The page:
Fiction this week – lots of blockbusters

 

The Museum of Extraordinary ThingsThe new fiction this week includes lots of paperback copies of blockbusters

‘Silken Bonds’, ‘Love Match’ and ‘The First Rebellion’ by M. C. Beaton, ‘The Bootlegger’ by Clive Cussler and ‘By its Cover’ by Donna Leon, to name but a few.

Thriller lovers there’s loads of copies of ‘Wolf’ by Mo Hader, or try ‘The Dead in the Vaulted Arches’ by  C Alan Bradley or ‘The Skeleton Road’ by Val McDermid. – When a skeleton is discovered hidden at the top of a gothic Victorian building in Edinburgh, cold case squad detective Karen Pirie is given the task of identifying the decades-old bones. However, her investigation leads her back to past conflicts, false identities and buried secrets

Something coming through‘Something coming through’ is scifi by Paul J McAuley The Jackaroo have given humanity 15 worlds and the means to reach them. They’re a chance to start over, but they’re also littered with ruins and artifacts left by the Jackaroo’s previous clients.

‘The Museum of Extraordinary Things’ by Alice Hoffman, Alice is set in New York City, 1911. Meet Coralie Sardie, circus girl, web-fingered mermaid, shy only daughter of Professor Sardie and raised in the bizarre surroundings of his Museum of Extraordinary Things. And meet Eddie Cohen, a handsome young immigrant who has run away from his painful past and his Orthodox family to become a photographer, documenting life on the teeming city streets. One night by the freezing waters of the Hudson River, Coralie stumbles across Eddie, who has become enmeshed in the case of a missing girl, and the fates of these two hopeful outcasts collide as they search for truth, beauty, love and freedom in tumultuous times.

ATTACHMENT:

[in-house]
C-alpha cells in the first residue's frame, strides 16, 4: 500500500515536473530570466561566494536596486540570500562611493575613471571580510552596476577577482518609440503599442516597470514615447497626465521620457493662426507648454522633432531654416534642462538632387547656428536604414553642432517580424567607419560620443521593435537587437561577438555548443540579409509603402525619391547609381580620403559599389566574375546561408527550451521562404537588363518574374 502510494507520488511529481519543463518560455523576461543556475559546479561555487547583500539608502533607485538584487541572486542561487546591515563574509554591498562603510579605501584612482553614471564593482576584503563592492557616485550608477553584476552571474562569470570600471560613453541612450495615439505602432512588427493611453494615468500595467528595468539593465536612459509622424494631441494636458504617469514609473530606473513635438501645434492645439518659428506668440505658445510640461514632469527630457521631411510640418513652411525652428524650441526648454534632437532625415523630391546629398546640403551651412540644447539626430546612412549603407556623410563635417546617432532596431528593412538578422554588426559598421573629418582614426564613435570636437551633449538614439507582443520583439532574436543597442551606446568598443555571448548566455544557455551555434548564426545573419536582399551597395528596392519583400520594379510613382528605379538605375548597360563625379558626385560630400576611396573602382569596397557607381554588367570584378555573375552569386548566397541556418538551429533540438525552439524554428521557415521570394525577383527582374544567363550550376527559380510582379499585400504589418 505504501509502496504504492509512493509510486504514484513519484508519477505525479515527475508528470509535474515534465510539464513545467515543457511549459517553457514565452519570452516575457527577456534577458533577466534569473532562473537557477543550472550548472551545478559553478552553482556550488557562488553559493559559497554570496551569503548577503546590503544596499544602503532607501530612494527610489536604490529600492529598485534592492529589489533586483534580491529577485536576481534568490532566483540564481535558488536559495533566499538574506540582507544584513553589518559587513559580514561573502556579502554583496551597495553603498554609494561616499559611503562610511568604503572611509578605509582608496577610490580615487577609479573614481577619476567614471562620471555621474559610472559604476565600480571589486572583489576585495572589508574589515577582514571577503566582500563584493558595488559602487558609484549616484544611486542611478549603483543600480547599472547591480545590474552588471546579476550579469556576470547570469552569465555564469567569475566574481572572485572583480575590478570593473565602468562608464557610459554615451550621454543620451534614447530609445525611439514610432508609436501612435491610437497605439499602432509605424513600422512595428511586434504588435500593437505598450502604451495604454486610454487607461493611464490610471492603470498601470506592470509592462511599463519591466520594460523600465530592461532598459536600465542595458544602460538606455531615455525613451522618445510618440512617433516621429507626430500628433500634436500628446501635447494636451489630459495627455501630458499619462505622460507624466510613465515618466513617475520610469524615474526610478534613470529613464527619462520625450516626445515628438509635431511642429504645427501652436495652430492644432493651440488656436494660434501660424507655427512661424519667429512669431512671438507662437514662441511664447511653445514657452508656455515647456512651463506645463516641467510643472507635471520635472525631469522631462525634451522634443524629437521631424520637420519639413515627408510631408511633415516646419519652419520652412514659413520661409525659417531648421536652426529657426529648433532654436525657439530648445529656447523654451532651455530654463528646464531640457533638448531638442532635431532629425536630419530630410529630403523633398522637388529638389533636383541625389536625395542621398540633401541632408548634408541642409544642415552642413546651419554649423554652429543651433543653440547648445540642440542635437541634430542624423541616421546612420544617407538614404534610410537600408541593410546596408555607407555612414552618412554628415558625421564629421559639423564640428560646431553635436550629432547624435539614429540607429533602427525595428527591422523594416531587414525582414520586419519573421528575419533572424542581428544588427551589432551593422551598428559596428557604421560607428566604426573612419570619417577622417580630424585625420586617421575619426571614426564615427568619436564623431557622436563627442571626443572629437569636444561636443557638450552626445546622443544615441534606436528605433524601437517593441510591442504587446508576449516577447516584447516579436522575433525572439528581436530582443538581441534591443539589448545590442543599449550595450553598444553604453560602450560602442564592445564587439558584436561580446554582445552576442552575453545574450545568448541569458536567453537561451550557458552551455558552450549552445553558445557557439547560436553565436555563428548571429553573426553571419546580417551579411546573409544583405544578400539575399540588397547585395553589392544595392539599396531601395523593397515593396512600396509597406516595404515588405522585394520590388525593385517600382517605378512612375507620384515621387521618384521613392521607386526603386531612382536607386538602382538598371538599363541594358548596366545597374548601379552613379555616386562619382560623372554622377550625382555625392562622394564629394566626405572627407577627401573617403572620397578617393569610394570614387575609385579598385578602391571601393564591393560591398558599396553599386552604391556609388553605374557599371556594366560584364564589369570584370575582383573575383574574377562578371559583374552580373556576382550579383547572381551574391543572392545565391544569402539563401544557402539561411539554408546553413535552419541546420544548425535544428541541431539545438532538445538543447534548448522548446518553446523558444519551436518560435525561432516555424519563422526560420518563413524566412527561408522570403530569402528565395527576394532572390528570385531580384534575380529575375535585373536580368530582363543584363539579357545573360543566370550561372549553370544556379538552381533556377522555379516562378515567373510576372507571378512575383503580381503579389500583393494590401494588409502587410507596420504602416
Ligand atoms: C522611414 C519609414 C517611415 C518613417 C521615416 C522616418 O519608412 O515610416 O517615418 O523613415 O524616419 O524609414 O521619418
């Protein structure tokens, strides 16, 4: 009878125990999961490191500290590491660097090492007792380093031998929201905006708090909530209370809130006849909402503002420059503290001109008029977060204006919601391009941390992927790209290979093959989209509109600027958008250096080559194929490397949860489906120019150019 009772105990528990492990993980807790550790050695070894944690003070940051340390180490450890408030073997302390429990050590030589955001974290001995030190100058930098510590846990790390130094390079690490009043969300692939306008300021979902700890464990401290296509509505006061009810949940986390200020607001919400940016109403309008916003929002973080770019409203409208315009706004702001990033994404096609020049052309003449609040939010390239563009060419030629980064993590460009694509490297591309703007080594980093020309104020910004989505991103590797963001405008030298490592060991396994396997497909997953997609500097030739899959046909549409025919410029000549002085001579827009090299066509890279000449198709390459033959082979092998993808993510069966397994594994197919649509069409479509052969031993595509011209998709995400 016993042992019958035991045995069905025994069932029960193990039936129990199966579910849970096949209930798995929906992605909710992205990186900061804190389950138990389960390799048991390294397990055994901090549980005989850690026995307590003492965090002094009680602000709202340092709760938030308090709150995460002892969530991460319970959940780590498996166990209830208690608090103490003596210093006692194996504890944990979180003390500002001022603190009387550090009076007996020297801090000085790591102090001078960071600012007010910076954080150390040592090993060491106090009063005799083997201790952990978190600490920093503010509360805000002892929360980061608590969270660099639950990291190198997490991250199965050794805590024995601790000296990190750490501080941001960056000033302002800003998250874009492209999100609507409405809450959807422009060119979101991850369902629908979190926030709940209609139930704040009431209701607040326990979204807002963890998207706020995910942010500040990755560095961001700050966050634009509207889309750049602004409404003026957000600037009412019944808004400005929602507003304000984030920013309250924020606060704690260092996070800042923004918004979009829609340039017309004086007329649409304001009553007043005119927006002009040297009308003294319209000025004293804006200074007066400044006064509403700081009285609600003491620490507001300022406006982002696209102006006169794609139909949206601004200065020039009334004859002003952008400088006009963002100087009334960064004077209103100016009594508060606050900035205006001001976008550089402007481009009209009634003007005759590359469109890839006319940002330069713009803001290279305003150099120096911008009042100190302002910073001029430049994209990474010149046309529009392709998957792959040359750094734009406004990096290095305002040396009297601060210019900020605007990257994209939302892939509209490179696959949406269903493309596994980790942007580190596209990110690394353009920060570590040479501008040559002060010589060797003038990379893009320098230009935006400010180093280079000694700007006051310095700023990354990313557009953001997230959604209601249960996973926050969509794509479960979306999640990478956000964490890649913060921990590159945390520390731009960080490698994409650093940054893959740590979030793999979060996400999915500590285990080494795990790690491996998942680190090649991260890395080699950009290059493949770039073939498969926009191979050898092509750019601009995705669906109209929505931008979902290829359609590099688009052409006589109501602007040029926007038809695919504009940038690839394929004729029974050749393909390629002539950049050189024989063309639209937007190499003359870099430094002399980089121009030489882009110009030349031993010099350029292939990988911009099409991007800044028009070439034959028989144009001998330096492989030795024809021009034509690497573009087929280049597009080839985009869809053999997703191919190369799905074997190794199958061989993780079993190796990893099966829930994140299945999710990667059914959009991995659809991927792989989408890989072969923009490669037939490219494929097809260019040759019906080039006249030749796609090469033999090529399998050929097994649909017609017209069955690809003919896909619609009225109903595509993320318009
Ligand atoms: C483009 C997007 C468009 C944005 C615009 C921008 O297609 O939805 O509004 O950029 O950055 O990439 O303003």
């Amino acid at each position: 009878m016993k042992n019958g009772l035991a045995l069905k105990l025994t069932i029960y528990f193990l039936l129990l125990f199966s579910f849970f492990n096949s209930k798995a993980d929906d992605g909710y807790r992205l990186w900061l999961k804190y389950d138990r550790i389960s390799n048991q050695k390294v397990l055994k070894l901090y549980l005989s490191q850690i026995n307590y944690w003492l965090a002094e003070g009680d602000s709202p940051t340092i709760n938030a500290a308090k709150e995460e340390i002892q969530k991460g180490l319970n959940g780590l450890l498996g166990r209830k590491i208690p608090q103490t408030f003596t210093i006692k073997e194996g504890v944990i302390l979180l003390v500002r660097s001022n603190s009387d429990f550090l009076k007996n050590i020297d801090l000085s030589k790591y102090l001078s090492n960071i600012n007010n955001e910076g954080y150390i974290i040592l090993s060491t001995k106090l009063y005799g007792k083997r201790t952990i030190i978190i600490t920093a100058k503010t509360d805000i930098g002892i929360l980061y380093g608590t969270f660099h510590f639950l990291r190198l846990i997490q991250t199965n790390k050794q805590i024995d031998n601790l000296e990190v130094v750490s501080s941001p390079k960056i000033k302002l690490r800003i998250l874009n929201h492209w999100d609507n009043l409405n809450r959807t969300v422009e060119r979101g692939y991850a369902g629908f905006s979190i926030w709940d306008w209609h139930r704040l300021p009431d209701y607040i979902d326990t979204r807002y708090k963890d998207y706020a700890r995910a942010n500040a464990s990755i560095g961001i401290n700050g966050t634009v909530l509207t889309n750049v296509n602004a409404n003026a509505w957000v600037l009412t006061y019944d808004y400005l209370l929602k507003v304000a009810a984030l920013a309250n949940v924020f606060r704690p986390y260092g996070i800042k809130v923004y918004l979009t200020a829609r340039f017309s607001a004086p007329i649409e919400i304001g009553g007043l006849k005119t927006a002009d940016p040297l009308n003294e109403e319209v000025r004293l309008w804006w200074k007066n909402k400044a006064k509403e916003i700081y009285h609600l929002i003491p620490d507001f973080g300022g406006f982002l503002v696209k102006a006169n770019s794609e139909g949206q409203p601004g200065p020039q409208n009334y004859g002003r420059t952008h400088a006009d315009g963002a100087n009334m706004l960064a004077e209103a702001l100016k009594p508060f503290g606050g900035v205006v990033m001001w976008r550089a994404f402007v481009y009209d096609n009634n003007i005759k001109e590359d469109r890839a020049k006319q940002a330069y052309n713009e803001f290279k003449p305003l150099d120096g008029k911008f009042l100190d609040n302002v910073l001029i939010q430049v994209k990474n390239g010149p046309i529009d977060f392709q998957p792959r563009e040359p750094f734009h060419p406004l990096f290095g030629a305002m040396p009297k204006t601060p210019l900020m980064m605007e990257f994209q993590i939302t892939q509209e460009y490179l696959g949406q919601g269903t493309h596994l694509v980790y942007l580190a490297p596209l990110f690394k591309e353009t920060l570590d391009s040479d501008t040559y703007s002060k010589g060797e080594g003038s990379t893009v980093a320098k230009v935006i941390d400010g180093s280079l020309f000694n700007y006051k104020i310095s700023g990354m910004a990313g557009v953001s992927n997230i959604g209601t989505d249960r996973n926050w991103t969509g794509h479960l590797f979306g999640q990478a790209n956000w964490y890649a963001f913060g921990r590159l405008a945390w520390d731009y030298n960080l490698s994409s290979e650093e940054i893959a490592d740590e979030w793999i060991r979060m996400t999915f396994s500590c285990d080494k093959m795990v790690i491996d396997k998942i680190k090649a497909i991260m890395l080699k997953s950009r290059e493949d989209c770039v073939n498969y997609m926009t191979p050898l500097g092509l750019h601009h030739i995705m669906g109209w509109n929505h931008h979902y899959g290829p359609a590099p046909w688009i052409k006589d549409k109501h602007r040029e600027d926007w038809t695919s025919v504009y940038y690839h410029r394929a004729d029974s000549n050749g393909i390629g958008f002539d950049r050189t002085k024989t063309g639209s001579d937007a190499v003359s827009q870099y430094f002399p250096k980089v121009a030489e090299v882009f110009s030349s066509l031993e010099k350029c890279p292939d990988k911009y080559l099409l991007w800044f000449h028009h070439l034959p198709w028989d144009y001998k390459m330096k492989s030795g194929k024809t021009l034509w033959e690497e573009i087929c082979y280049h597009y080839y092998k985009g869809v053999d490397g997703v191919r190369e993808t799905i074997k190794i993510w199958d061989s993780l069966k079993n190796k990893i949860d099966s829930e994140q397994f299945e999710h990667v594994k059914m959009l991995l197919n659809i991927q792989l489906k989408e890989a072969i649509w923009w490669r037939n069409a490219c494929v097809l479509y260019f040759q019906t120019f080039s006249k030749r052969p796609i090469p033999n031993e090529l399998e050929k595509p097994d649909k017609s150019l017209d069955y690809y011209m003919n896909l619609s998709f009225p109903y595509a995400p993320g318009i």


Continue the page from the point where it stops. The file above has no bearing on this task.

Just want a relaxing read – ‘A lesson in love’ by Gervaise Phinn fits the bill

Try something new this week

A spool of blue thread

Who is Tom Ditto?What have we got for your delectation this week?

Check out the full fiction list 

Anne Tyler’s new novel ‘A Spool of Blue Thread’ is on our list – the story of how Abby and Red fell in love in July 1959 and their life…

We quite fancy the new murder mysteries ‘Obsession’ by J.D. Robb  and ‘The devil you know’ by Elisabeth De Mariaffi sounds good too.

How about trying Kyril  Bonfiglioli, who is the author of the Mortdecai books if you saw the film.

The Boston girlDon’t know whether it’s 50 Shades territory but Kresley Cole’s ‘The Master’’s blurb says: ‘A need colder than Siberian winter meets an attitude hotter than the Florida sun in New York Times bestselling author Kresley Cole’s sultry new ‘Game The masterMaker’ novel’

A bit more fun ‘Who is Tom Ditto?’ by Danny Wallace – We join the action just as our ‘hero’ Tom, (early thirties, reads the ‘news’ on the radio) finds out that his girlfriend has NOT left him.

With the backdrop of World War I and ‘written with the same immense emotional impact that has made Anne Diamant’s previous novels bestsellers’, ‘The Boston Girl’ is a portrait of one woman’s complicated life in the early 20th century.

 

What’s new in fiction this week

Holy cowCairoThe Fiction Hotlist is out!

Try X Files’ David Duchovny’s ‘Holy Cow’ – Elsie Bovary is a cow and a pretty happy one at that. Until one night, Elsie sneaks out of the pasture and finds herself drawn to the farmhouse. Through the window, she sees the farmer’s family gathered around a bright Box God – and what the Box God reveals about something called an ‘industrial meat farm’ shakes Elsie’s understanding of her world to its core. The only solution? To escape to a better, safer world. And so a motley crew is formed: Elsie; Shalom, a grumpy pig who’s recently converted to Crash & burnJudaism; and Tom, a The lovers of Amherstsuave turkey who can’t fly, but can work an iPhone with his beak

Or if you like thrillers, there’s a new Lisa Gardner ‘Crash and Burn’  Try some Australian fiction with ‘Cairo’ by Chris Womersley.

Or as it’s Valentine’s Day on Saturday, how about ‘The lovers of Amherst’ by William Nicholson – ‘The story of two loves: one past, one present, both intimately entwined with Emily Dickinson’s life’.